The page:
Murray's transition team gets to work

Gathering for the first time at Seattle Center on Friday, the team outlined some opportunities and concerns.
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The new mayor may find less to smile about once he takes the reins at City Hall.

Gathering for the first time at Seattle Center on Friday, the team outlined some opportunities and concerns.

An appetite for collaboration and concerns about bogging down policy change in the so-called “Seattle Process” were among the issues raised by Mayor-elect Ed Murray’s transition team members during a workgroup session held at Seattle Center on Friday.

It was the first time that the entire 43-person transition team has convened. With members drawn from government, nonprofits, labor unions and the private sector, the team will work with Murray over the next year as he heads toward and begins his time in office. On Friday, the team members divided into five breakout groups and spent almost two hours outlining why they are excited about Murray's upcoming tenure, risks they foresee for the new administration and how they believe they can help the mayor-elect achieve his goals.

Before the breakout sessions began, Murray addressed the group. “My challenge to each of you is to ask this question: How can city government engage our many diverse communities in a way that strengthens our sense of Seattle as one community?” he said. “That’s going to be the challenge of my future administration.”

Five current city department heads won't be around to help overcome that challenge. Shortly after the meeting got underway, the mayor-elect’s office sent out an email announcing the names of department heads who will “not be returning” when he takes office in January. Department of Transportation Director Peter Hahn, City Budget Office Director Beth Goldberg, Director of Intergovernmental Relations Marco Lowe and Personnel Director David Stewart were canned. Also in the departure lounge is Rick Hooper, who will retire as Director of the Office of Housing.

There were no signs of pink slip gloom at the transition team gathering. The breakout groups hummed with conversation as they drew-up their lists in colored magic marker, on easel-sized sheets of white paper. At the end of the workgroup session, team members taped the lists to a wall at the front of the room and took turns presenting their work.

Several common issues arose.

The word “collaboration” appeared near or at the top of four of the five teams’ lists of reasons they are excited about Murray’s administration. The top item on the fifth list was, “Working with a leader who can work well with other elected leaders in the region.”

Phrases on the lists of risks confronting the mayor-elect included: “Paralysis by analysis,” “Getting bogged down by day-to-day issues,” “don’t succumb to the ‘Seattle Process’ perfection is the enemy of the good,” “That we stop at articulating the vision and don’t implement,” and “Don’t let ‘Seattle Process’ impede your ability to make decisions.” Four of the five risk lists also noted either public safety, or searching for a new permanent police chief to replace Seattle’s interim chief, Jim Pugel.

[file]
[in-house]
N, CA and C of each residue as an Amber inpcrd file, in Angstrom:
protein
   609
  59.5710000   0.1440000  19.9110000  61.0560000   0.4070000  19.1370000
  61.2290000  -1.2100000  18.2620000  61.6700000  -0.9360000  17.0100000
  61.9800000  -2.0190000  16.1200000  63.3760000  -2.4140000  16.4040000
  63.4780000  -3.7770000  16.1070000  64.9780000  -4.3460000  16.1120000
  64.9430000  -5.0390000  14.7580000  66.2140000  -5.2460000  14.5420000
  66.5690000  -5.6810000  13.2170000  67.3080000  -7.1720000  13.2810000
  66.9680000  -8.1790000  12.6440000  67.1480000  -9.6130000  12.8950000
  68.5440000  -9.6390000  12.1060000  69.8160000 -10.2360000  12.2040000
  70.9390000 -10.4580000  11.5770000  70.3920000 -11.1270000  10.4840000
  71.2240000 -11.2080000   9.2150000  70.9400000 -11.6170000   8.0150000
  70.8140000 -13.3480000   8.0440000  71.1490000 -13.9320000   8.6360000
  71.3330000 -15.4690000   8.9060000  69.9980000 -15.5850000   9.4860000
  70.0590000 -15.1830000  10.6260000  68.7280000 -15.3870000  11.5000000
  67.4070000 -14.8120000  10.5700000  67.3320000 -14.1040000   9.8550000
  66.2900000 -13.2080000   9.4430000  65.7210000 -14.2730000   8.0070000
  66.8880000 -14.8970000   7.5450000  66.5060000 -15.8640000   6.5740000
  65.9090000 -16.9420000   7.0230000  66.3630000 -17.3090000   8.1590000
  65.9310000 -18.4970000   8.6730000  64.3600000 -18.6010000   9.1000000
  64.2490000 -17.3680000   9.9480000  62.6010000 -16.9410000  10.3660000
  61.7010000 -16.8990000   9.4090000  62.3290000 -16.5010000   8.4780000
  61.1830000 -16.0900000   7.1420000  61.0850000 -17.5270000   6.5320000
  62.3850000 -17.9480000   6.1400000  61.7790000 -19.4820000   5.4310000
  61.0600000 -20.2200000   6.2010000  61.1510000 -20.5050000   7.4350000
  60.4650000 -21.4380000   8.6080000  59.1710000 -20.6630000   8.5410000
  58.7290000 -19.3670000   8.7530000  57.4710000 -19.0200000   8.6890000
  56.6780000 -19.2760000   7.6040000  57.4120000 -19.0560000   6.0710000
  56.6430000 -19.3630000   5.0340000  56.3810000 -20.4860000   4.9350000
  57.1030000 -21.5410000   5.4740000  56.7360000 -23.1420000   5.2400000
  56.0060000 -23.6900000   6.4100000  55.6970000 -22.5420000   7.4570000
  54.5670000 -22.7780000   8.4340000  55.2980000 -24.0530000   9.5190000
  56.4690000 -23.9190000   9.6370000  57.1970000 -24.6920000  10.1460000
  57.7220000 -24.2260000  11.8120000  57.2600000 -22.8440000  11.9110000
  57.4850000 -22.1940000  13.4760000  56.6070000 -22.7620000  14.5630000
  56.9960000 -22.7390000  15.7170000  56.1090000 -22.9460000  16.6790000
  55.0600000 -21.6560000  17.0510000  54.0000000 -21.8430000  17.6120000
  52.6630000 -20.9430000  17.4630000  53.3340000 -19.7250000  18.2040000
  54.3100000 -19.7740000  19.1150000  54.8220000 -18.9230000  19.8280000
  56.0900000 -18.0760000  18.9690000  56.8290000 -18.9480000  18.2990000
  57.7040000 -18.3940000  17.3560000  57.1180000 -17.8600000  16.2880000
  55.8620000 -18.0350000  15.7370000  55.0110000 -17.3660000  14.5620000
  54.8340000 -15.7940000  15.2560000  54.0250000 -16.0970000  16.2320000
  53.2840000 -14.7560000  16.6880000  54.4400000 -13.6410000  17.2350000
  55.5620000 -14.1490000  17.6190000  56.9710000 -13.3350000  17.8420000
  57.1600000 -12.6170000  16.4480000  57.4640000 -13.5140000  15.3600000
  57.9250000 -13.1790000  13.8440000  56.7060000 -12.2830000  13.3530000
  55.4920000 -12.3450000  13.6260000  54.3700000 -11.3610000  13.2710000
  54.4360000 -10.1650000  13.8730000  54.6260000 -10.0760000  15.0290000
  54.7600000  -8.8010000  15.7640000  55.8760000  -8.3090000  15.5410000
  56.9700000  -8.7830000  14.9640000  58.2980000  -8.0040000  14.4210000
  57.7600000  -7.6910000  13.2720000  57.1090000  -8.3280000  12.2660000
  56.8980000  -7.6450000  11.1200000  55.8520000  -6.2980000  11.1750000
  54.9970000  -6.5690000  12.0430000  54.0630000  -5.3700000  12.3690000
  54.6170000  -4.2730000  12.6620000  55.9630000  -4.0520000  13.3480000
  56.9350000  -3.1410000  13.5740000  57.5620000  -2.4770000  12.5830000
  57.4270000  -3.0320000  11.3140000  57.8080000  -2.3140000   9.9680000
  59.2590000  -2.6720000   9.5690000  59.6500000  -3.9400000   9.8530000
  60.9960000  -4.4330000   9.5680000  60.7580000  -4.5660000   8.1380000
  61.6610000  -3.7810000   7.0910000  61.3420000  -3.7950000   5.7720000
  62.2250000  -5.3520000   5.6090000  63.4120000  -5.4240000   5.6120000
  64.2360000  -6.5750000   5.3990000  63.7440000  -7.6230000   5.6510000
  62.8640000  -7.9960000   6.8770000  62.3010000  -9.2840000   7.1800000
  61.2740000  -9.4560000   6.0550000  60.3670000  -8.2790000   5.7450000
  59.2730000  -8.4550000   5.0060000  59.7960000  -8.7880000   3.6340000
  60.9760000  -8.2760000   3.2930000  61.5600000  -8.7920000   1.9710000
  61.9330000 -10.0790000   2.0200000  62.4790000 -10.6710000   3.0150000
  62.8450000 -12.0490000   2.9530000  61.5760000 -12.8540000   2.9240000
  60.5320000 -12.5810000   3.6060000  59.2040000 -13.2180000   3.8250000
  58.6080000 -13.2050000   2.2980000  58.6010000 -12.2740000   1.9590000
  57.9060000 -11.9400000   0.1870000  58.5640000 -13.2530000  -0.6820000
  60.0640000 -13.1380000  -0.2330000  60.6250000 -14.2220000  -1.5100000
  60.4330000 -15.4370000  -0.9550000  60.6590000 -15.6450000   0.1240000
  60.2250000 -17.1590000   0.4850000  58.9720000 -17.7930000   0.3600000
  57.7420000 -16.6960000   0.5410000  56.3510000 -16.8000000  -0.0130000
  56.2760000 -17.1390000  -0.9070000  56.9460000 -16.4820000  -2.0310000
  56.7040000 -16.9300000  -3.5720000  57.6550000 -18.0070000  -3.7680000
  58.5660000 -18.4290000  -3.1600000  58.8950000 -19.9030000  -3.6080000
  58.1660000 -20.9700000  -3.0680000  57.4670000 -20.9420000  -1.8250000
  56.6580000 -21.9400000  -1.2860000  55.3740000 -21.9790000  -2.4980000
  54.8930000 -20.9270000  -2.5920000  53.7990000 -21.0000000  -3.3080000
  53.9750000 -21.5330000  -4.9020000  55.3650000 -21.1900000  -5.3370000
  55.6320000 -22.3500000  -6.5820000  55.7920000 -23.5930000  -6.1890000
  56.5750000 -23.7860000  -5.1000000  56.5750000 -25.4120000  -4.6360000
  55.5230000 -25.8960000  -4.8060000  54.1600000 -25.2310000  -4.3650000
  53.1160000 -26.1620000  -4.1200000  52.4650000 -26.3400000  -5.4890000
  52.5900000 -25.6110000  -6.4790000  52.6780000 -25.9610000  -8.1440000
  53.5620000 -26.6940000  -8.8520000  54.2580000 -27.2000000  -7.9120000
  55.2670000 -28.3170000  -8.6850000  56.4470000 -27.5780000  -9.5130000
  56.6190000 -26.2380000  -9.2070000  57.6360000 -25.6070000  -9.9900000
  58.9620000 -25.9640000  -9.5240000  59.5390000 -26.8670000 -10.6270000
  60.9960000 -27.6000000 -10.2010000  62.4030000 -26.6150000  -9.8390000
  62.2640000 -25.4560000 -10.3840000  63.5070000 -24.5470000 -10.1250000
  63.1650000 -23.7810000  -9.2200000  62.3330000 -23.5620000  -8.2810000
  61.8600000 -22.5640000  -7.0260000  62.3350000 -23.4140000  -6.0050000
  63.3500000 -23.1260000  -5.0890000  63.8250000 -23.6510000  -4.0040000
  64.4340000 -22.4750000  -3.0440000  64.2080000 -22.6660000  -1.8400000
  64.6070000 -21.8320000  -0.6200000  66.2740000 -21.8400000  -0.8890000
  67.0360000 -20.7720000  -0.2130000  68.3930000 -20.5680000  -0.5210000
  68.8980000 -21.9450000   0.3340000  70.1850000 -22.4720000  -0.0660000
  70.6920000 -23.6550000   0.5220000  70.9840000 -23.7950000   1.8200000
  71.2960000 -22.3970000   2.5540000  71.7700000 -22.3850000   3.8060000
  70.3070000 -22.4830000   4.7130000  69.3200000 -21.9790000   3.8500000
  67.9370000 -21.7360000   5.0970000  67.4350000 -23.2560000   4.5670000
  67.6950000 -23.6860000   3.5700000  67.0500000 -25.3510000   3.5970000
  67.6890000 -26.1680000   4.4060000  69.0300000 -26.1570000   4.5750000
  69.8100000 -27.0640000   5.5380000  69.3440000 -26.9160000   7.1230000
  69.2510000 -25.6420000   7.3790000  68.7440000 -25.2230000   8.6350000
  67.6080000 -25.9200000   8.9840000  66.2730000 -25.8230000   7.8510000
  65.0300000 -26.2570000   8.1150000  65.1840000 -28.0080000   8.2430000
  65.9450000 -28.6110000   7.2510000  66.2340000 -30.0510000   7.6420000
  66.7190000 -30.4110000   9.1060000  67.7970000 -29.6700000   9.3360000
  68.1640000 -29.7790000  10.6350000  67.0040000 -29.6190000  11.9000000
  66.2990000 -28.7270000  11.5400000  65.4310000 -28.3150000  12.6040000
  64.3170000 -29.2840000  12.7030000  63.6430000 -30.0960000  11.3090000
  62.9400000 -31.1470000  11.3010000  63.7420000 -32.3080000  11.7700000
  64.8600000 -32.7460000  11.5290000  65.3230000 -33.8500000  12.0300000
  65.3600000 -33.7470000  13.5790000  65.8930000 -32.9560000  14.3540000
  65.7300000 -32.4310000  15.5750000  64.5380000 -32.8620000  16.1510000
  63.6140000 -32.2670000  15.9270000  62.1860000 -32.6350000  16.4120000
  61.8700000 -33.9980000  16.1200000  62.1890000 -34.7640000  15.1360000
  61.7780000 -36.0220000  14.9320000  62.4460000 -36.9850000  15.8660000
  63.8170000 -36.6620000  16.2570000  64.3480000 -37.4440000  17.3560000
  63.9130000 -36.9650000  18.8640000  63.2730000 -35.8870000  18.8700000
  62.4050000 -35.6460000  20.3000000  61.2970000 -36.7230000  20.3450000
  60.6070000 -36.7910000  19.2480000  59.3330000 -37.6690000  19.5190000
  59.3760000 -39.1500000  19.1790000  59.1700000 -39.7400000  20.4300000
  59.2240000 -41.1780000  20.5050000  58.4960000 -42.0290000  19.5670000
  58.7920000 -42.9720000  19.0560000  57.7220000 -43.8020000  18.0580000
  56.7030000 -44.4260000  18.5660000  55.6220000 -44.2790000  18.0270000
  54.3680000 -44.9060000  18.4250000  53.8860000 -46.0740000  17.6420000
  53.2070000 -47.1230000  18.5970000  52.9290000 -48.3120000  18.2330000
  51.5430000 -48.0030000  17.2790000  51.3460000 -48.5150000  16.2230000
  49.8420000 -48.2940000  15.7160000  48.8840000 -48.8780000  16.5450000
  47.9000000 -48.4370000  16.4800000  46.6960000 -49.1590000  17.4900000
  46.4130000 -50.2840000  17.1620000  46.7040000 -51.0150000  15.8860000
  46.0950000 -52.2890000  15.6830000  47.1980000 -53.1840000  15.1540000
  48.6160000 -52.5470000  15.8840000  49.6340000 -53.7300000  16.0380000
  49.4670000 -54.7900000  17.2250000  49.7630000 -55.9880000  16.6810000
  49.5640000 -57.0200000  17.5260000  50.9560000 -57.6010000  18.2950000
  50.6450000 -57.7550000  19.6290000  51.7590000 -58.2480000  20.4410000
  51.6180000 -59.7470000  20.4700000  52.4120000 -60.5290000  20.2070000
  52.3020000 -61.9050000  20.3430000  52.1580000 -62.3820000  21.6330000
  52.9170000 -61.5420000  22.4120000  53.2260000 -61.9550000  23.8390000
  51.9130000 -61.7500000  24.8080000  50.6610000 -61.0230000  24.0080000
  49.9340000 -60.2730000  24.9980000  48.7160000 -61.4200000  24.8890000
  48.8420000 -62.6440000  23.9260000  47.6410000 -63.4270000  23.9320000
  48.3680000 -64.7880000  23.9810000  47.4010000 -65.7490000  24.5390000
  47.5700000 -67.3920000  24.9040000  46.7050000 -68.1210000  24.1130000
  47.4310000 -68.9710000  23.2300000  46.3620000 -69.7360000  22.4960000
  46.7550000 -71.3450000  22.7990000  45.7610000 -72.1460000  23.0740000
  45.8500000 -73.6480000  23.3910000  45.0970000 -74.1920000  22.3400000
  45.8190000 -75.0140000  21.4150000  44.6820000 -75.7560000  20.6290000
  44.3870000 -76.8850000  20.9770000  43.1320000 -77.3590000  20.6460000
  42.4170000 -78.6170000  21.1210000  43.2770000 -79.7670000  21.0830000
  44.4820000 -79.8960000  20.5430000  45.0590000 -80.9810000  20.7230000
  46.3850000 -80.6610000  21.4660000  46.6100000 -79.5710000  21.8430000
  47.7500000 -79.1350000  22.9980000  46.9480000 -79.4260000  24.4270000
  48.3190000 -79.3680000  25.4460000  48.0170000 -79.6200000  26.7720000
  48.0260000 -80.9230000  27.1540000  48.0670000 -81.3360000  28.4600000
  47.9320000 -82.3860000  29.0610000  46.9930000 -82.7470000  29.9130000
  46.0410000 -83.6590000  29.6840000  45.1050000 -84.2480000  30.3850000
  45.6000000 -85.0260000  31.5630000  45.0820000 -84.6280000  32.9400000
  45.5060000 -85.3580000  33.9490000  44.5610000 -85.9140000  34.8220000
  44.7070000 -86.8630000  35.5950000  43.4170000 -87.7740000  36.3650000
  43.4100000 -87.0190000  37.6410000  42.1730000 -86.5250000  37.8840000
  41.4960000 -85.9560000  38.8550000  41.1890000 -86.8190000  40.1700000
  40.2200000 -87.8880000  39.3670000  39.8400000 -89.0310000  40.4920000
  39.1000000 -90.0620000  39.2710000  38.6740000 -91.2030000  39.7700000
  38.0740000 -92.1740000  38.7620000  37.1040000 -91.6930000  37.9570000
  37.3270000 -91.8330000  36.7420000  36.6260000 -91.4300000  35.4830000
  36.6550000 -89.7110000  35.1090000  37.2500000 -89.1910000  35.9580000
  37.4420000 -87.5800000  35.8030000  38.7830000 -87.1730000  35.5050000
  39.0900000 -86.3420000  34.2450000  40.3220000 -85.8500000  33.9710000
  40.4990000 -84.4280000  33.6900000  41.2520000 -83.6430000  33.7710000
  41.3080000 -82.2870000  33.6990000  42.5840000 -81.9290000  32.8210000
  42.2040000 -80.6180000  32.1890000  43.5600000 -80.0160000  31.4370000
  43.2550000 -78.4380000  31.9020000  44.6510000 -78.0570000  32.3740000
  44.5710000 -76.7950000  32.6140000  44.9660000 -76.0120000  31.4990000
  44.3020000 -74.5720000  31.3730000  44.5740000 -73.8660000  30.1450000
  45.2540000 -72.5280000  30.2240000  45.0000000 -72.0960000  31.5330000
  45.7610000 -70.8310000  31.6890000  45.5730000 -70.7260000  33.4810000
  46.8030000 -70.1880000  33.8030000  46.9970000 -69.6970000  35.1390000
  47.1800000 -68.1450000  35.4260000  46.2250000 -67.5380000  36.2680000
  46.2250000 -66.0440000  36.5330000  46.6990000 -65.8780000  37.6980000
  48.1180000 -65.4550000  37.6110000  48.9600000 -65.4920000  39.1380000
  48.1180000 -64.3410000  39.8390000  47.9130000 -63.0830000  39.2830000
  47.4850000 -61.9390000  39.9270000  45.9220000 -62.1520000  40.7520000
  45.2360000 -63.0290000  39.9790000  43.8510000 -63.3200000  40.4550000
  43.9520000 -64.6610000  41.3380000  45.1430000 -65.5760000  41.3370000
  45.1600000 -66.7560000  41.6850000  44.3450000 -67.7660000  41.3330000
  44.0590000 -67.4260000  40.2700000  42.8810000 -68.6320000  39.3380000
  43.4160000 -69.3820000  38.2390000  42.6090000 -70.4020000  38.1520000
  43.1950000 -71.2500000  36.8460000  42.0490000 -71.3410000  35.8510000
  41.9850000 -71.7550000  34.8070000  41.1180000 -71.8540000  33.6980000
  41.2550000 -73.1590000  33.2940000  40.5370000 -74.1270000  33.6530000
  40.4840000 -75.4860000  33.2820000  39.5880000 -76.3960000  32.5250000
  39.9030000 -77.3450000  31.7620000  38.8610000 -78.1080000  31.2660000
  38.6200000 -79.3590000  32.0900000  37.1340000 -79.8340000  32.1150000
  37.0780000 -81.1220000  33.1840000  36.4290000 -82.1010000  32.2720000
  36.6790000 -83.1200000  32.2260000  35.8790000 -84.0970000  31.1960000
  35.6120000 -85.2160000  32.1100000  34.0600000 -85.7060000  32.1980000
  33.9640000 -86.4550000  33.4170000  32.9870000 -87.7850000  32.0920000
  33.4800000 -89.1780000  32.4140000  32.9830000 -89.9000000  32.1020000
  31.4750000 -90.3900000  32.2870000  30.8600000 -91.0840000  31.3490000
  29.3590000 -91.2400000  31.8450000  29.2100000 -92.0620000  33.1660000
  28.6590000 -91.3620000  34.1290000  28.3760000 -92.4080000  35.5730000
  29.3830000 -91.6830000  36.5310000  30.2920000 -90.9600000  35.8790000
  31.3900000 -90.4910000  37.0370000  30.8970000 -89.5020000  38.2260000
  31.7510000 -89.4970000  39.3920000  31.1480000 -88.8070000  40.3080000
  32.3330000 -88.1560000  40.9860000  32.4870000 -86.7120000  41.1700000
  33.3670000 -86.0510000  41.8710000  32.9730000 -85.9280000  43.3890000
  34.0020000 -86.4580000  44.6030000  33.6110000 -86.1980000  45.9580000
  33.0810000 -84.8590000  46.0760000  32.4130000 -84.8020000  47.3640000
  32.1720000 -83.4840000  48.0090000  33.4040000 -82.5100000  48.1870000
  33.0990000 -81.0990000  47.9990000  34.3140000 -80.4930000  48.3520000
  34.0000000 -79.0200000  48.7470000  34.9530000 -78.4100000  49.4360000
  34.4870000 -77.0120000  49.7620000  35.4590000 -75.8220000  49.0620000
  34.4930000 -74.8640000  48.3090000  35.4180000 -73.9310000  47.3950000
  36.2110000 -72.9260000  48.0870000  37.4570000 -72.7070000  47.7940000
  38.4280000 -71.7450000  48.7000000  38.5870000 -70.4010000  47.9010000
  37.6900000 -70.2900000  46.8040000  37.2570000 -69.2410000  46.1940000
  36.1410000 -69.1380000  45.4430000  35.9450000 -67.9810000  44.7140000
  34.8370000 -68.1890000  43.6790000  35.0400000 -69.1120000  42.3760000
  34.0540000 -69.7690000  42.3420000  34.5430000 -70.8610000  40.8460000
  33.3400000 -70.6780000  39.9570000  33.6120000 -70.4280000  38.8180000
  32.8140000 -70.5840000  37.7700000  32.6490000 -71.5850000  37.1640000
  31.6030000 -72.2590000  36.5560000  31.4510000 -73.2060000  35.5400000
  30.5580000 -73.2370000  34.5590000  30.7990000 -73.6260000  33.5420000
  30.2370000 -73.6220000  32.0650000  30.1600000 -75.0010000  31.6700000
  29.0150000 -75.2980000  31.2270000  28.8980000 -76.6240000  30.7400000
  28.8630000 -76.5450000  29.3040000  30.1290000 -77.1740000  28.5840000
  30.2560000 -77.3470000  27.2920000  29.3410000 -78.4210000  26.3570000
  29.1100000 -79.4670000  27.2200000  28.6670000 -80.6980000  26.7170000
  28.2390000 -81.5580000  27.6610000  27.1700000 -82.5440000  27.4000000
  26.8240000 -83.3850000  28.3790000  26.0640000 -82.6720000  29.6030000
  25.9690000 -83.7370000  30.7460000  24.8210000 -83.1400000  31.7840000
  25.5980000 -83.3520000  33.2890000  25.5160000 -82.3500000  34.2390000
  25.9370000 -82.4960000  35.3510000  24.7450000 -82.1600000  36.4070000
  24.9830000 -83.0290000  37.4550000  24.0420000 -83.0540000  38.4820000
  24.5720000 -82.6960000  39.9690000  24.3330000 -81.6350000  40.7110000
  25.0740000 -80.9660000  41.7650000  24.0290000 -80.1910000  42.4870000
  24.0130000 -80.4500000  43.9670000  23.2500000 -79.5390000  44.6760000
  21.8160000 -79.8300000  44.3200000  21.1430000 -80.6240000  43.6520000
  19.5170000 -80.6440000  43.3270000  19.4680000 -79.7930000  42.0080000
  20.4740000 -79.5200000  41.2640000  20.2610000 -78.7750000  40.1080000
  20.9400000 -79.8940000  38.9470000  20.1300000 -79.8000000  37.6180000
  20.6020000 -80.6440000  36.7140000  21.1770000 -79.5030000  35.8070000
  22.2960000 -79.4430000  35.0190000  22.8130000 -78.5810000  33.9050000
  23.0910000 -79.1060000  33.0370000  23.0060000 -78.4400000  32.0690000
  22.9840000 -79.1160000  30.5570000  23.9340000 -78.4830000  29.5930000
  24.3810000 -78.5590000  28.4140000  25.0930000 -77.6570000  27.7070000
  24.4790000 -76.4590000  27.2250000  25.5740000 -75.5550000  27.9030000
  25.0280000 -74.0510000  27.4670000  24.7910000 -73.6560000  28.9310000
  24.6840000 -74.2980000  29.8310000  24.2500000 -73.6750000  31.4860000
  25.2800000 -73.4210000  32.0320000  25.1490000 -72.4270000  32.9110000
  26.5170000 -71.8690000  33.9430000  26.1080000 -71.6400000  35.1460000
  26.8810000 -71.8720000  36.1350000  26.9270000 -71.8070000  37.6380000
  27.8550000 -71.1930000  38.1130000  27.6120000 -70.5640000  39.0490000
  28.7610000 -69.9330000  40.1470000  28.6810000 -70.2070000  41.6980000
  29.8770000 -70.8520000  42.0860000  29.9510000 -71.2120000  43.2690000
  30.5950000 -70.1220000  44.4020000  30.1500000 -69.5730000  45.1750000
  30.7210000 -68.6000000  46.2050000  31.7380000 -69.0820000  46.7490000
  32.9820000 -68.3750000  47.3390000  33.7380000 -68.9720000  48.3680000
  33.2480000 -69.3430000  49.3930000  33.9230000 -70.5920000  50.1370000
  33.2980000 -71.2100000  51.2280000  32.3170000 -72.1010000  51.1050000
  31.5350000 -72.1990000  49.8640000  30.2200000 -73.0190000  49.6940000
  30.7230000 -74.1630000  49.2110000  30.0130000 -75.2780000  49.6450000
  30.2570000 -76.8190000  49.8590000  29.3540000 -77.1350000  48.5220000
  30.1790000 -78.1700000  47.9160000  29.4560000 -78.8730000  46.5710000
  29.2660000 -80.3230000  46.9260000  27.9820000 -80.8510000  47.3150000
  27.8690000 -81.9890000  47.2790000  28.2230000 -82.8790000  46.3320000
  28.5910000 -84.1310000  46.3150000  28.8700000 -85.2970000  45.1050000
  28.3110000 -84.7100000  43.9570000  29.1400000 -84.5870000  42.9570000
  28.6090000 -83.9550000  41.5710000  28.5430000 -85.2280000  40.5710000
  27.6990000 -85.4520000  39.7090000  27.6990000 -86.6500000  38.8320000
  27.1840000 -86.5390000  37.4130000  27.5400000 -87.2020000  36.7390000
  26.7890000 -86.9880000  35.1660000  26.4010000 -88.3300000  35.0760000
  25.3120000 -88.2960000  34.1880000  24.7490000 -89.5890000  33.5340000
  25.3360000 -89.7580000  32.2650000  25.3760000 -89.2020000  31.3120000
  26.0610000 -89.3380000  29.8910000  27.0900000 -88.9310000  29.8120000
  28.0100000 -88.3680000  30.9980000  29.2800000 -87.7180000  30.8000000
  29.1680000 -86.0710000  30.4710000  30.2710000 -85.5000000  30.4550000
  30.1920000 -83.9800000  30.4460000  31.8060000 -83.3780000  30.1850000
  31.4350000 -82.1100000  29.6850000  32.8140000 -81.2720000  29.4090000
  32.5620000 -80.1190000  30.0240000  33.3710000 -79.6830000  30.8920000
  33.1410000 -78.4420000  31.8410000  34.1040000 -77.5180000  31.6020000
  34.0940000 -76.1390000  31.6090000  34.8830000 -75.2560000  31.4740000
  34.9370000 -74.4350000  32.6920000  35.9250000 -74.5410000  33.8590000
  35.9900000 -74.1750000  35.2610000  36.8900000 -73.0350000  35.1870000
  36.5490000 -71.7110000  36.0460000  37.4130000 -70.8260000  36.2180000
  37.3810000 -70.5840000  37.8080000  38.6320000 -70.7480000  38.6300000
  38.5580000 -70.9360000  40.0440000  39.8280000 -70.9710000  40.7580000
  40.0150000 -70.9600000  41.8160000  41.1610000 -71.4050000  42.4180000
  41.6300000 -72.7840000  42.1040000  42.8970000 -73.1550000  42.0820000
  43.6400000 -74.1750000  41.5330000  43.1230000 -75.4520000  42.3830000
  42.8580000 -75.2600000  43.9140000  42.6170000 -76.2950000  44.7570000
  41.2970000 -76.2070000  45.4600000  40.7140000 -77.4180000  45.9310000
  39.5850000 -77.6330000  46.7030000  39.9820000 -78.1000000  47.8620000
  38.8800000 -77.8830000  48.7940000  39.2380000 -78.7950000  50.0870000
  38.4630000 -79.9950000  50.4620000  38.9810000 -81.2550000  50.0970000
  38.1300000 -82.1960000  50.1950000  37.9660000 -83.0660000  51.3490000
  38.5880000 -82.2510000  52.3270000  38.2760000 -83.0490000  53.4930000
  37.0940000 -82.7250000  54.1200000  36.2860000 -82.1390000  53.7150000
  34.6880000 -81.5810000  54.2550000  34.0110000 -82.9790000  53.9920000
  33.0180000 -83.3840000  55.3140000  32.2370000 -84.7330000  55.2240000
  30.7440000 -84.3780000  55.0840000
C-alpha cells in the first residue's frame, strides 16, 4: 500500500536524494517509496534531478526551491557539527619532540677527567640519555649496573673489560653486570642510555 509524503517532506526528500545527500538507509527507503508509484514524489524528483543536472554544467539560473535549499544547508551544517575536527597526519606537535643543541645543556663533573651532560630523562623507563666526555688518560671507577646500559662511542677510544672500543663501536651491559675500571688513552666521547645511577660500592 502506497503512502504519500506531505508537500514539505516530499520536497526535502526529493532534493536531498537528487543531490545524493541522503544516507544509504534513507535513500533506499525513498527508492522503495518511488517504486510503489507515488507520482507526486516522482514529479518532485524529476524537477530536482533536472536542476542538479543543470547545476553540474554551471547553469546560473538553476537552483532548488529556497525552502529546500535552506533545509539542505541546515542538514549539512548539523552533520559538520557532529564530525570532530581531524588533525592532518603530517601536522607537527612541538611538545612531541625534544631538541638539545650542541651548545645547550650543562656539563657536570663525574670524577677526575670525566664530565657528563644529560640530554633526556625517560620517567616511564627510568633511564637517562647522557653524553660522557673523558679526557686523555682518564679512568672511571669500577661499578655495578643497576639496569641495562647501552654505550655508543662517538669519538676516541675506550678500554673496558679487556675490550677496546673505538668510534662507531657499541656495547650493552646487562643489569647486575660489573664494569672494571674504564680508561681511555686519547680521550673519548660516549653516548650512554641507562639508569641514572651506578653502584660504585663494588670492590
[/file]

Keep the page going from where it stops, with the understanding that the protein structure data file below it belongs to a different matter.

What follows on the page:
Some group members also expressed their desire to move beyond the Mayor Mike McGinn era. “If you walk five miles into the woods, you got to walk out of the woods,” said Lee Newgent, a team member who is executive secretary of the Seattle Building and Trades Council, a group that represents unions. “We’re going to be walking out of the woods for a while.”

“We are very excited about pragmatism,” said Rachel Smith, a government and community relations officer for Sound Transit, as she presented her group's lists to the team. “Competence in the office is something we’re very excited about.”

On their lists outlining how the transition team members could be most helpful, several groups said the mayor-elect should hold listening group sessions to hear out their concerns. Two groups also said that they wanted to avoid being boxed into their areas of expertise, or “siloed,” and that they wanted to contribute to a cross-section of issues as the transition proceeded.

Riffing on the no-siloing request, Murray got some laughs from the crowd during his closing remarks. “Man, do I understand that,” he said. “When I went down to Olympia, people just saw me as gay, and I can tell you I could not take you shopping and I wouldn’t know how to take you to a gym. So I know what it’s like to be in a silo.” He added that the stereotypes were meant only as a joke.

In his opening comments, the mayor-elect mentioned John F. Kennedy on the 50th anniversary of the president’s assassination. Murray said he was in Sister Mary-Bernadette’s third grade classroom in Holy Rosary elementary school, in West Seattle when he learned of the president’s death. To his working-class parents and Irish-immigrant grandparents, he said, Kennedy represented their integration into the American mainstream.

“For me, and I think for my generation, President Kennedy represented something else, he represented public service as a higher calling.” Murray said. Harking back to the theme of collaboration, he added, “I’m asking you to join me in making public service once again a respected and higher calling.”


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